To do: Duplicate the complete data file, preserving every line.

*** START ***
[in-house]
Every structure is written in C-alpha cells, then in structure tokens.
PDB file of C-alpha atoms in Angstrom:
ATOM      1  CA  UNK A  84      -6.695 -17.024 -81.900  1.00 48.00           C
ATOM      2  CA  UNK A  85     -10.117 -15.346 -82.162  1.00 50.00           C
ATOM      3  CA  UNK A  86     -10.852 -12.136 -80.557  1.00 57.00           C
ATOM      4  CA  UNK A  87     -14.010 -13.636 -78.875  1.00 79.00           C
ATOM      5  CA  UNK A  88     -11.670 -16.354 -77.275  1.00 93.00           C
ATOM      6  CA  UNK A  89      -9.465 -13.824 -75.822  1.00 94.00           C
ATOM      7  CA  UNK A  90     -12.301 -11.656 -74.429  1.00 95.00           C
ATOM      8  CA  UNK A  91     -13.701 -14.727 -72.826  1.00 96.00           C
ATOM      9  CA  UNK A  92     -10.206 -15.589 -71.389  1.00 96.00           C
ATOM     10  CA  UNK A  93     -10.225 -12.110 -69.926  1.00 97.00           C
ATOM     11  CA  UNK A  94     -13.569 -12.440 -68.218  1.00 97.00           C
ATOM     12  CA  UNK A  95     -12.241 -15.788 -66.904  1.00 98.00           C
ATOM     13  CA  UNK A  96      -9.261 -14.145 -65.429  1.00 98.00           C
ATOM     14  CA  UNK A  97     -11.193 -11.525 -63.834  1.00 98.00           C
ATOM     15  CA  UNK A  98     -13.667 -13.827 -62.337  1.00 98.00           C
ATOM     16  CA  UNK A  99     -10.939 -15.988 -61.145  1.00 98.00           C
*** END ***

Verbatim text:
[in-house]
Every structure is written in C-alpha cells, then in structure tokens.
PDB file of C-alpha atoms in Angstrom:
ATOM      1  CA  UNK A  84      -6.695 -17.024 -81.900  1.00 48.00           C
ATOM      2  CA  UNK A  85     -10.117 -15.346 -82.162  1.00 50.00           C
ATOM      3  CA  UNK A  86     -10.852 -12.136 -80.557  1.00 57.00           C
ATOM      4  CA  UNK A  87     -14.010 -13.636 -78.875  1.00 79.00           C
ATOM      5  CA  UNK A  88     -11.670 -16.354 -77.275  1.00 93.00           C
ATOM      6  CA  UNK A  89      -9.465 -13.824 -75.822  1.00 94.00           C
ATOM      7  CA  UNK A  90     -12.301 -11.656 -74.429  1.00 95.00           C
ATOM      8  CA  UNK A  91     -13.701 -14.727 -72.826  1.00 96.00           C
ATOM      9  CA  UNK A  92     -10.206 -15.589 -71.389  1.00 96.00           C
ATOM     10  CA  UNK A  93     -10.225 -12.110 -69.926  1.00 97.00           C
ATOM     11  CA  UNK A  94     -13.569 -12.440 -68.218  1.00 97.00           C
ATOM     12  CA  UNK A  95     -12.241 -15.788 -66.904  1.00 98.00           C
ATOM     13  CA  UNK A  96      -9.261 -14.145 -65.429  1.00 98.00           C
ATOM     14  CA  UNK A  97     -11.193 -11.525 -63.834  1.00 98.00           C
ATOM     15  CA  UNK A  98     -13.667 -13.827 -62.337  1.00 98.00           C
ATOM     16  CA  UNK A  99     -10.939 -15.988 -61.145  1.00 98.00           C